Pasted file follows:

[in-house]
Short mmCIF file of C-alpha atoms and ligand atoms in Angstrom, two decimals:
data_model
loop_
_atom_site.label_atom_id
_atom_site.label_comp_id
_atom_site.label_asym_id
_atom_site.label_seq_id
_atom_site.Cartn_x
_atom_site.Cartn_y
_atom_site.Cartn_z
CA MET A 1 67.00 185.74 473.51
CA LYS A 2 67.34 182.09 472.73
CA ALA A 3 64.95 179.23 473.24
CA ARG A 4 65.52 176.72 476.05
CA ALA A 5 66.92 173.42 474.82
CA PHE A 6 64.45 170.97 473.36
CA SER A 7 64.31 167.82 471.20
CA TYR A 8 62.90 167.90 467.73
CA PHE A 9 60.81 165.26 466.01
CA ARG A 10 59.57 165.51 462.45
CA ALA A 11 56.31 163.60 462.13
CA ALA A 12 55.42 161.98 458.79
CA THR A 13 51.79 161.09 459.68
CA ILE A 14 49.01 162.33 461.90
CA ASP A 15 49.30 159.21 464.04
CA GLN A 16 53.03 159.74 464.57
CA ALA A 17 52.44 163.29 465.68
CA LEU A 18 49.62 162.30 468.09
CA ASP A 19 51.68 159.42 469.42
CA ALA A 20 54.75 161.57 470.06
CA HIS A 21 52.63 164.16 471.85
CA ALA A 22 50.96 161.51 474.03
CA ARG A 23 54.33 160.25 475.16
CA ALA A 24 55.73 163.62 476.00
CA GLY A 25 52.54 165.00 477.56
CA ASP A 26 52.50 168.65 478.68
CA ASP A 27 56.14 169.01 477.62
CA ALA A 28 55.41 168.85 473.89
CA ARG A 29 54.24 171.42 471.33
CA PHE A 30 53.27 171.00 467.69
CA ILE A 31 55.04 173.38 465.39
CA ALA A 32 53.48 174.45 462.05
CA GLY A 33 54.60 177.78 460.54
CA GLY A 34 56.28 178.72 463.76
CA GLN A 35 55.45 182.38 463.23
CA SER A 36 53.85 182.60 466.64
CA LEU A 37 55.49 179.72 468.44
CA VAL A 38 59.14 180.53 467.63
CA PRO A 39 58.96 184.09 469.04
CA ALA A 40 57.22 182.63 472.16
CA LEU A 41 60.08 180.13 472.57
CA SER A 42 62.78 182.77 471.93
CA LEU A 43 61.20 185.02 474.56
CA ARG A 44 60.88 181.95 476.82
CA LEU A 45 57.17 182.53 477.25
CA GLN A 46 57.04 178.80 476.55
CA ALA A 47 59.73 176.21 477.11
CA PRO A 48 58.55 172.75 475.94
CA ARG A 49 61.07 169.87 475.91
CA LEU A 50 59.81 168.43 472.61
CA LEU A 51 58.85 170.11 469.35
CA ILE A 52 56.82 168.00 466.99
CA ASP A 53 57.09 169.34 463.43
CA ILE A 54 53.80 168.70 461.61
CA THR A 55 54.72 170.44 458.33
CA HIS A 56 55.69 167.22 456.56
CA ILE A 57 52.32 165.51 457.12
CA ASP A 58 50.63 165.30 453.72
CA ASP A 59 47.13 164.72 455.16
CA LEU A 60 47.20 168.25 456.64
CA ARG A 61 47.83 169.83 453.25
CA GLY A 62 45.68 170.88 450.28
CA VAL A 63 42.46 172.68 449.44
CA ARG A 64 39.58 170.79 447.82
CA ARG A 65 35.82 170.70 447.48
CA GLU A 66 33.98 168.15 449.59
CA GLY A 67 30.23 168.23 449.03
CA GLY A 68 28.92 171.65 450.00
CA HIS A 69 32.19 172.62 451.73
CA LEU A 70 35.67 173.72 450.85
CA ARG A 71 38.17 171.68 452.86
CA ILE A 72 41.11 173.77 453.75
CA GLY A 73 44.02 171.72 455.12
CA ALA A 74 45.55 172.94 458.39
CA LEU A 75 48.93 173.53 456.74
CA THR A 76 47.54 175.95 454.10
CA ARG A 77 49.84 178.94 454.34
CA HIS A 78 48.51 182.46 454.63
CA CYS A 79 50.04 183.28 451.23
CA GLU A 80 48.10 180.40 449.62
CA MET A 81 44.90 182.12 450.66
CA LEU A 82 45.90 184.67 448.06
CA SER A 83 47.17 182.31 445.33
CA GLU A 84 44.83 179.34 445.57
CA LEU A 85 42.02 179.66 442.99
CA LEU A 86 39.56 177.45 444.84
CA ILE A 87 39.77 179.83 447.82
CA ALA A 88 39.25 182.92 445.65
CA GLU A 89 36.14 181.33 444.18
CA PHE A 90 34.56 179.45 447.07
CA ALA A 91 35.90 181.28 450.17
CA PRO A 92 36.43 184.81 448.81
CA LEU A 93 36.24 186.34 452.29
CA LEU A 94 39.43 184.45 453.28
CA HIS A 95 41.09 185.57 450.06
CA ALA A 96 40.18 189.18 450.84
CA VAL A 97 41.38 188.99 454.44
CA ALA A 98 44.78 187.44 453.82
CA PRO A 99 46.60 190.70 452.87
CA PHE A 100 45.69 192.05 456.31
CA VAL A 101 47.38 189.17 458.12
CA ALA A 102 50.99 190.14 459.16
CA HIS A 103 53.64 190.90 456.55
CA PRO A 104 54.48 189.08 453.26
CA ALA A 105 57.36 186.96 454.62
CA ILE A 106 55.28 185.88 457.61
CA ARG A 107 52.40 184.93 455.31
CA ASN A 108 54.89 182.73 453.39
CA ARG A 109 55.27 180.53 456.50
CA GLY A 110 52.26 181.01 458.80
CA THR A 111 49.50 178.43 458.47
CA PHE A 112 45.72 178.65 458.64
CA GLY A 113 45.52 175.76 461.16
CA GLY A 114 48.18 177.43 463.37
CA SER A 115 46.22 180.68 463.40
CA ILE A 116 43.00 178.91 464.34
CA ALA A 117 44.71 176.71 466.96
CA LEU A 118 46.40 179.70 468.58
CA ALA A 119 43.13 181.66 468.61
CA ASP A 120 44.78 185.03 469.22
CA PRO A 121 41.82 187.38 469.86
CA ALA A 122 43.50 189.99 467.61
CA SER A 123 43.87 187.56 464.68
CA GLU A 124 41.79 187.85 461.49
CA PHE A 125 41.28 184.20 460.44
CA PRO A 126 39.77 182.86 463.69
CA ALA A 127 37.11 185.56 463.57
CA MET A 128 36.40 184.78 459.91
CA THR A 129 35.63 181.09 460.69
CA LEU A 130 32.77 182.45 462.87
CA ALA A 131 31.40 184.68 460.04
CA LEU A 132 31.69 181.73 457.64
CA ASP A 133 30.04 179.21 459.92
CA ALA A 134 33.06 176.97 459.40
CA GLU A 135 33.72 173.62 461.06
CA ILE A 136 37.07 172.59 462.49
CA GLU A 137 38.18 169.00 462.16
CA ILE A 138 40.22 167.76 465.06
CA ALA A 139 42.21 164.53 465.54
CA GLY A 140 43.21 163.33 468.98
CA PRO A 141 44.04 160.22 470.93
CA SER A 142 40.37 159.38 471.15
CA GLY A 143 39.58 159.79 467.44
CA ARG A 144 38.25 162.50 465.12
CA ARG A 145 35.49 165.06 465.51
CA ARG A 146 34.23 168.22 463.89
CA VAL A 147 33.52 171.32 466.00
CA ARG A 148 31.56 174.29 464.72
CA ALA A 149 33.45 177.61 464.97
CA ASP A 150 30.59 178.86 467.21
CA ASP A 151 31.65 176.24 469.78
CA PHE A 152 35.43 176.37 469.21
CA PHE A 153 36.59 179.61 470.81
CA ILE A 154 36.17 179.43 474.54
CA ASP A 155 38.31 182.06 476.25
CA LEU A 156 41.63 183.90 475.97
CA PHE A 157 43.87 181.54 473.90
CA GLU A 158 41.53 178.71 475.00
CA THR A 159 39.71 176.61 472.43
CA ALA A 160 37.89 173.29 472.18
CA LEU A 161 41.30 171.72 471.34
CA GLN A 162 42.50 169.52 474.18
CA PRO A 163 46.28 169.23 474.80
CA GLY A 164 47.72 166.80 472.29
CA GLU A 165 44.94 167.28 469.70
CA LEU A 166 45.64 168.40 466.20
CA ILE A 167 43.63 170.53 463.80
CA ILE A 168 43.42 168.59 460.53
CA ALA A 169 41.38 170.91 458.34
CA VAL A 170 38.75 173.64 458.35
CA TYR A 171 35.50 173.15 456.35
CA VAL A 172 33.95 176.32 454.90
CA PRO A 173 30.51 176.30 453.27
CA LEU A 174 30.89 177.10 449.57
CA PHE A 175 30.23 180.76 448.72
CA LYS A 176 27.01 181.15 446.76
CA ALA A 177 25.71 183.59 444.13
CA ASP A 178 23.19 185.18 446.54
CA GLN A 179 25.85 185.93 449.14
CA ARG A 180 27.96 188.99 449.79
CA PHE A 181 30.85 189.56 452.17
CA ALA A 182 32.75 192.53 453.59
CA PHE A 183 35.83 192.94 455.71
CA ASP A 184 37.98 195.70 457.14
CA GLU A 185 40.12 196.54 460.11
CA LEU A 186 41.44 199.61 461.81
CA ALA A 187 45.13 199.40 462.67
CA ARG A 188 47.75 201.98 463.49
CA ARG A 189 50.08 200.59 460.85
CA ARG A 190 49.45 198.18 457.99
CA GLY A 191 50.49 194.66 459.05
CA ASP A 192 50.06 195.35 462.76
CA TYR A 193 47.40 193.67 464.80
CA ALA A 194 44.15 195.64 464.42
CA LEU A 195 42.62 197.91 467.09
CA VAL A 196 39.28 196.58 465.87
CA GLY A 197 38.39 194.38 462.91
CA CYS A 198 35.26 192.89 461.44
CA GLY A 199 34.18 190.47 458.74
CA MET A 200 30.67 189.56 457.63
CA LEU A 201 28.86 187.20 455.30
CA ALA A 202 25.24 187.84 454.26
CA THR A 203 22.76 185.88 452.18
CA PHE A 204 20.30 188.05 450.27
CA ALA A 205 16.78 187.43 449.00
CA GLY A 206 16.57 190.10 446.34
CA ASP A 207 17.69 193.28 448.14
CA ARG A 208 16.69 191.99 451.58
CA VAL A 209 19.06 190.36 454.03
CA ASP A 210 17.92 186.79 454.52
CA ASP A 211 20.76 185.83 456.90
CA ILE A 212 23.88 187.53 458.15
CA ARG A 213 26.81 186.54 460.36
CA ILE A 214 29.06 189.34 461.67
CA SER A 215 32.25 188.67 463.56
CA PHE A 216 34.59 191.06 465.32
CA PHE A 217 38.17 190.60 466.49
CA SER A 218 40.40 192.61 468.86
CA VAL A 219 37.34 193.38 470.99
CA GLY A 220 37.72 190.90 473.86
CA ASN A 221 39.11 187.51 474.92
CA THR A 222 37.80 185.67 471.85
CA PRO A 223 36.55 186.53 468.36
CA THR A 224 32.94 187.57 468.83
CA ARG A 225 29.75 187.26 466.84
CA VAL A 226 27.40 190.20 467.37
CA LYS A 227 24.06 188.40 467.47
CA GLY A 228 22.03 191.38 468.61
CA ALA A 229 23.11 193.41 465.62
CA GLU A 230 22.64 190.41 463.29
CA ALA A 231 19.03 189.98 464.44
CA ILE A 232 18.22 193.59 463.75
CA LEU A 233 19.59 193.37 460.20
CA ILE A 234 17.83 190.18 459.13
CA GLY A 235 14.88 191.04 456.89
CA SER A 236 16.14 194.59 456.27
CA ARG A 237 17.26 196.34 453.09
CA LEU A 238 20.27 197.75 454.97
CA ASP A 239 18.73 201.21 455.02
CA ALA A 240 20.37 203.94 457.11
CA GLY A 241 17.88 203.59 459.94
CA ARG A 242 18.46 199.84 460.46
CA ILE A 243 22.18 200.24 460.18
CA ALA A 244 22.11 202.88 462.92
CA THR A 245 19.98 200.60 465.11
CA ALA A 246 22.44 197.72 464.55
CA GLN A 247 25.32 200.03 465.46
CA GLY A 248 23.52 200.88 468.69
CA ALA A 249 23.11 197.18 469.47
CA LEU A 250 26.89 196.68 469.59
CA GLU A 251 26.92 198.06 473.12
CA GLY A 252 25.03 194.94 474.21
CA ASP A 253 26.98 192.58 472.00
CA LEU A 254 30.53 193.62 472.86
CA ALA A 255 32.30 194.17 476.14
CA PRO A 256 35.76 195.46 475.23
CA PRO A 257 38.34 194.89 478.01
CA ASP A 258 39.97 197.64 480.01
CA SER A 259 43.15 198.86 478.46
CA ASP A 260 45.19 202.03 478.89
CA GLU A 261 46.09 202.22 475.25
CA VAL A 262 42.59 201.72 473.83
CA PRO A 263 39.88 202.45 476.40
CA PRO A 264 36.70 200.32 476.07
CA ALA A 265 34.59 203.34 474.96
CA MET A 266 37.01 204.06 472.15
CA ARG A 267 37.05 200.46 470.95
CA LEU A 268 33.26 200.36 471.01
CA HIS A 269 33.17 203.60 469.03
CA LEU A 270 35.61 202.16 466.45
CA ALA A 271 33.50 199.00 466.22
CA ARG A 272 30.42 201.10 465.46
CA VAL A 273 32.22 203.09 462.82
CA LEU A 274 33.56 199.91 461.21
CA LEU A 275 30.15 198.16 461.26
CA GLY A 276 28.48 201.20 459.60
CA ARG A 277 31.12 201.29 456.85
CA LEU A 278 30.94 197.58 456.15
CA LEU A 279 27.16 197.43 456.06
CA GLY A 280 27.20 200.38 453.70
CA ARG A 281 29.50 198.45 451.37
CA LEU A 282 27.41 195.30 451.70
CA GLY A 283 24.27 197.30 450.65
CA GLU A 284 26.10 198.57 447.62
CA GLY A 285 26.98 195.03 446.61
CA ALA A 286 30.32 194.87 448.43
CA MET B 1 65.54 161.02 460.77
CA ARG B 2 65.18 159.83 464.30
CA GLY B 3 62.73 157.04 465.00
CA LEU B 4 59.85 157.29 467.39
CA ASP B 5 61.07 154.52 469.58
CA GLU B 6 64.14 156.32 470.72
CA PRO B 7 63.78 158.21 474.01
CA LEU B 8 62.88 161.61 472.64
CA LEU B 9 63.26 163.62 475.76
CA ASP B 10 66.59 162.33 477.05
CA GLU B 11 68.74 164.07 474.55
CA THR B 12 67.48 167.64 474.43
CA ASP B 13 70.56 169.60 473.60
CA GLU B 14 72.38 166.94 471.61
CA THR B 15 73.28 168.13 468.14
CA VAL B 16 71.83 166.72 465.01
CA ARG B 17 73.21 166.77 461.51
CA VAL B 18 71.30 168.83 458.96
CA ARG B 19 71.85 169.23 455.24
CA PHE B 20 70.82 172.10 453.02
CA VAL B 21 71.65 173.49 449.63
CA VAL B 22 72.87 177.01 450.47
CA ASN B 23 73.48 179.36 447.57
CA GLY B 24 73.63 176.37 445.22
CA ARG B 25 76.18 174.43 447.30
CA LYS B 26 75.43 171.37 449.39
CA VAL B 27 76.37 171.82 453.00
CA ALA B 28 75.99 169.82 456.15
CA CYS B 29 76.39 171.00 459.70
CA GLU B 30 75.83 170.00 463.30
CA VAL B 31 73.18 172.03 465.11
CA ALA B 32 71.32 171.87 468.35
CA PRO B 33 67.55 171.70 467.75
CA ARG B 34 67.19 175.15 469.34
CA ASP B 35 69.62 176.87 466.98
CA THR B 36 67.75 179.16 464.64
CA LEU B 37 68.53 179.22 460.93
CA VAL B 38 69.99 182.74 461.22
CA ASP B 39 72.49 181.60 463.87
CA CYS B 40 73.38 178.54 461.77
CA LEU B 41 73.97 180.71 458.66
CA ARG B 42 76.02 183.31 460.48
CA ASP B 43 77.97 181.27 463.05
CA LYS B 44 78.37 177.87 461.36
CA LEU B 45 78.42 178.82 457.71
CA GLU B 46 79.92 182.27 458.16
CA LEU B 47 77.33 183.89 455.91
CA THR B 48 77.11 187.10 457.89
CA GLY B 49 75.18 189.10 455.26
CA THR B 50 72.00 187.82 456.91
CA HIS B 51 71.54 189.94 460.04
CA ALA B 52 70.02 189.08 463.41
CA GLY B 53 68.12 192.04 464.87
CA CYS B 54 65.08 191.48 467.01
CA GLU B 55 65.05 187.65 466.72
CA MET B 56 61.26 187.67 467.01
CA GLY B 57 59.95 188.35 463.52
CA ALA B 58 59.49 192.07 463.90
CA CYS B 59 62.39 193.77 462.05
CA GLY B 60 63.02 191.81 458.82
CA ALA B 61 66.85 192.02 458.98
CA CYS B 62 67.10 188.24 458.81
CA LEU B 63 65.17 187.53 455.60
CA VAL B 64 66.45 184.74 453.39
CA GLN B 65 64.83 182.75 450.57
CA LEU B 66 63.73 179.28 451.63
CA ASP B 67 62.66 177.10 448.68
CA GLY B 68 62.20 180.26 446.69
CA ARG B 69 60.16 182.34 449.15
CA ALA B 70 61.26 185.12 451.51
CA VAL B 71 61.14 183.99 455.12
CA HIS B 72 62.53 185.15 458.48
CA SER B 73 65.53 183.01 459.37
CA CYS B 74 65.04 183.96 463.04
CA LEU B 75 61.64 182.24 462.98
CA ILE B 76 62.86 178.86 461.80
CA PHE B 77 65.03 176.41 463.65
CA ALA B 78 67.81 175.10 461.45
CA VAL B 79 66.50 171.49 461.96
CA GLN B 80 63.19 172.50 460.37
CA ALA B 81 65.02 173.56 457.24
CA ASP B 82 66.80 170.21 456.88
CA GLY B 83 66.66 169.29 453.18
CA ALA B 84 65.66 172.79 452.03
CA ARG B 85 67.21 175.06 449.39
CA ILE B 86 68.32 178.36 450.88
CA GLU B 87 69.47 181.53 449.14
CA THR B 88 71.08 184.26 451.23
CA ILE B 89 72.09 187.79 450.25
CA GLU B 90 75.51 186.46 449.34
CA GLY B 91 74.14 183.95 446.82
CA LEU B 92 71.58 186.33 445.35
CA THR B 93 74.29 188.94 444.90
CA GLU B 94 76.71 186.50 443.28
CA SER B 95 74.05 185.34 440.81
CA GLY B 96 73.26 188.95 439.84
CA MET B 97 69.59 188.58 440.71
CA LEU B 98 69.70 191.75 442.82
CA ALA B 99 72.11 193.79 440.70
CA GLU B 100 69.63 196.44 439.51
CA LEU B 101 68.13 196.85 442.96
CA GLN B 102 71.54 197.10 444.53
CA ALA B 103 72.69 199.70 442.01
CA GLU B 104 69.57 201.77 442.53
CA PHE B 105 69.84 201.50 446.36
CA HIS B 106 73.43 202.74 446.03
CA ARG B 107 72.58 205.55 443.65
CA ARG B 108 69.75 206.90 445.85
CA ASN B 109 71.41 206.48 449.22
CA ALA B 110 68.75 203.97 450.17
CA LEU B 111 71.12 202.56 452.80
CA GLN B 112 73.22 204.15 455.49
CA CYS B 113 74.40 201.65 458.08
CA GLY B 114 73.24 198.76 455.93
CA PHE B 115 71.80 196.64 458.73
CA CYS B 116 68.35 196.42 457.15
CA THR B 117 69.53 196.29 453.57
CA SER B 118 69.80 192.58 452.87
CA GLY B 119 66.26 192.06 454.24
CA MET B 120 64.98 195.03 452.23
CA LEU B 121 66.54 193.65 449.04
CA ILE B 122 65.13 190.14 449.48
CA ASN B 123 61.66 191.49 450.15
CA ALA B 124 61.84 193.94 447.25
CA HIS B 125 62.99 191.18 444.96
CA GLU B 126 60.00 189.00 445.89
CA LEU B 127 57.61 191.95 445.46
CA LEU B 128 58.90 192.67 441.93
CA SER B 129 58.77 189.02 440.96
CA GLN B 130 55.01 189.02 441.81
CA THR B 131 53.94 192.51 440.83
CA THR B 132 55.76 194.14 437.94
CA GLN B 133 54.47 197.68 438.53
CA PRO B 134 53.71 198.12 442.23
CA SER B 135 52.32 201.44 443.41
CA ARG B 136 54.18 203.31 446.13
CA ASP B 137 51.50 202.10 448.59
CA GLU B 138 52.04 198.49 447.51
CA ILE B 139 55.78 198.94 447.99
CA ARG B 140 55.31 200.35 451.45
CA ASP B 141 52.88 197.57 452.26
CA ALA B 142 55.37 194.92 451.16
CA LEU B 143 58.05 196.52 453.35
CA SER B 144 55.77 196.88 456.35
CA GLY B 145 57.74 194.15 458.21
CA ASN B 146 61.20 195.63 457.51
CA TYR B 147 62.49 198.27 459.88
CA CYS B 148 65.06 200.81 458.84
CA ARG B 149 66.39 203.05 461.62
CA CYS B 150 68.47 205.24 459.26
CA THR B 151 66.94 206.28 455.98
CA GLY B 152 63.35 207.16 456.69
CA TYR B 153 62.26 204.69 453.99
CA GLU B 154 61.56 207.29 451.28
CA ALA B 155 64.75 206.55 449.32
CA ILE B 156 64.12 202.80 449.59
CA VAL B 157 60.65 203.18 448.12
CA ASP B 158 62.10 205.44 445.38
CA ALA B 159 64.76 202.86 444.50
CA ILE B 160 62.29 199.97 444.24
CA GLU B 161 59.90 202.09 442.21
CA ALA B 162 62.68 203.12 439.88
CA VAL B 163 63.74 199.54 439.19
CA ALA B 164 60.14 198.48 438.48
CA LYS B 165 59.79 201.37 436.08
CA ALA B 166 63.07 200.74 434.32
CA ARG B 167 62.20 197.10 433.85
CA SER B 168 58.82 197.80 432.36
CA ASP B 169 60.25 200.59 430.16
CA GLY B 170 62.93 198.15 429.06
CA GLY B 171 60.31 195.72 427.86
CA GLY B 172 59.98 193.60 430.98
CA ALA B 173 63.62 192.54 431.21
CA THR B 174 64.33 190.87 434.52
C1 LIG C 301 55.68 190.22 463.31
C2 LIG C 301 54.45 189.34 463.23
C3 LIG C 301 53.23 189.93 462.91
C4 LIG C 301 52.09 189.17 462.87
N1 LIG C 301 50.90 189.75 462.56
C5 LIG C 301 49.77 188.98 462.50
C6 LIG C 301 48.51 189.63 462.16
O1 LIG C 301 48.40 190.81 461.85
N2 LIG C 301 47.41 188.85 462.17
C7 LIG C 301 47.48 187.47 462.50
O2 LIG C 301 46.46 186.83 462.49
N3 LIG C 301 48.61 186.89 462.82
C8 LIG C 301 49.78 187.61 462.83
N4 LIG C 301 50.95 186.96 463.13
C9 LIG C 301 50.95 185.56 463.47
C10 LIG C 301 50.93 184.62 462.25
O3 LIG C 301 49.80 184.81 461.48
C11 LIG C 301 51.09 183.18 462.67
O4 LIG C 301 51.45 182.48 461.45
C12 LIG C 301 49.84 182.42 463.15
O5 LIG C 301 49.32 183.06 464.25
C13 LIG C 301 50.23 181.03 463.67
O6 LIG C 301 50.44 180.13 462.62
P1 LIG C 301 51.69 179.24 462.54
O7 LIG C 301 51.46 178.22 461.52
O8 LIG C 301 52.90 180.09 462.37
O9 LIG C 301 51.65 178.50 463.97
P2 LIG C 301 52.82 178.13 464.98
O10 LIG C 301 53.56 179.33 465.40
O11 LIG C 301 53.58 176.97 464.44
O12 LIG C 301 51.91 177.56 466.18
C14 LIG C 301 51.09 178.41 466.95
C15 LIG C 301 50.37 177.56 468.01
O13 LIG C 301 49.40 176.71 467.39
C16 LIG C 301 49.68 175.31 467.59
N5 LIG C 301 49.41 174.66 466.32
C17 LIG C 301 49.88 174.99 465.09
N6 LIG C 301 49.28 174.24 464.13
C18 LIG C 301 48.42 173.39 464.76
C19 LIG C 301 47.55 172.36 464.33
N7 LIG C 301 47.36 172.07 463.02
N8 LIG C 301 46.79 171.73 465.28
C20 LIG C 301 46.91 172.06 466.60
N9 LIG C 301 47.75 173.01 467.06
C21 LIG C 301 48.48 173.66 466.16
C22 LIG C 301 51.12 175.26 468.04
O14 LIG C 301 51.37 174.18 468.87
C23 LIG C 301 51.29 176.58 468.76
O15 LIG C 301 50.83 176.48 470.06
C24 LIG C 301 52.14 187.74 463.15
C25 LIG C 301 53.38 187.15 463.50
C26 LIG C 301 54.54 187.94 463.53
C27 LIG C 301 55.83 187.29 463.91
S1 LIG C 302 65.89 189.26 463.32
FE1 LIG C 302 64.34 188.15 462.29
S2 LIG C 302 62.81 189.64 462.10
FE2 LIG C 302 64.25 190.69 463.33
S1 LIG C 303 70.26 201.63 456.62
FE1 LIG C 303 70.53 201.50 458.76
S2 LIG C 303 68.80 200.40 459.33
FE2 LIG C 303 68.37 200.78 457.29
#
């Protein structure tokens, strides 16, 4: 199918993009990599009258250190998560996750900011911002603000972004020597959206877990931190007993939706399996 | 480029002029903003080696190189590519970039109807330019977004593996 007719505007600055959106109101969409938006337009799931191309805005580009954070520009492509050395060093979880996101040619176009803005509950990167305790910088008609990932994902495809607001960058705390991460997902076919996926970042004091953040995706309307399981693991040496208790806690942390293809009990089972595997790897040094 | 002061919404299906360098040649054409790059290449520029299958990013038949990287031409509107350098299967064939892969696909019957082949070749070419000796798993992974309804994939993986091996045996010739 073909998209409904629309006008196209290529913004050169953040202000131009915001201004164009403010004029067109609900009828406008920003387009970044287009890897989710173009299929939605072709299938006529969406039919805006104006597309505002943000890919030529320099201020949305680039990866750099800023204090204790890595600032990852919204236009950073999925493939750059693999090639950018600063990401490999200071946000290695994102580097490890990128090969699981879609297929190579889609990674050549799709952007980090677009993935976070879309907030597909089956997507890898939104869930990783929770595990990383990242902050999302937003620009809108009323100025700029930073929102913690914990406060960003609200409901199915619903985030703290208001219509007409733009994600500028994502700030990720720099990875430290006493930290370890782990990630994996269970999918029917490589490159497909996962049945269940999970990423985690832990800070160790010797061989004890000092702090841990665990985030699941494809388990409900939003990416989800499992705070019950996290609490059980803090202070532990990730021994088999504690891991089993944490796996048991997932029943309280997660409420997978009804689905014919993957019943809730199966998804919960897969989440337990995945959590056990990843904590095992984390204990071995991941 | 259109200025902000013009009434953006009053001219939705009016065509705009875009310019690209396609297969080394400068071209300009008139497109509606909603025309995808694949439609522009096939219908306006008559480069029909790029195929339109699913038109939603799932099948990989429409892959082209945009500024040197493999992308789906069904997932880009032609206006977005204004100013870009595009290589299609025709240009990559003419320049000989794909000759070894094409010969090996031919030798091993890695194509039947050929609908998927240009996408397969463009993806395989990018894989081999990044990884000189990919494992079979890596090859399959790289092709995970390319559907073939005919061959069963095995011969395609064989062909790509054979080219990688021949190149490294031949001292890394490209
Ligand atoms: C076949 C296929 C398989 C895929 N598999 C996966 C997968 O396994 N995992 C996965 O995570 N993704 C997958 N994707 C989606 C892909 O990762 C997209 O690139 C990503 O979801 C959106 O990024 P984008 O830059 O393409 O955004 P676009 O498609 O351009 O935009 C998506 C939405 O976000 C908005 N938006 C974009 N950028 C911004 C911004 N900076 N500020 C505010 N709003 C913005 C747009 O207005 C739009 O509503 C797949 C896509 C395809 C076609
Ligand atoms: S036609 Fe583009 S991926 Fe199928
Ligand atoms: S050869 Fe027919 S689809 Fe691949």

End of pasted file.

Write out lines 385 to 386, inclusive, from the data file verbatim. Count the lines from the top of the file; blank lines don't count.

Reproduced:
CA THR B 88 71.08 184.26 451.23
CA ILE B 89 72.09 187.79 450.25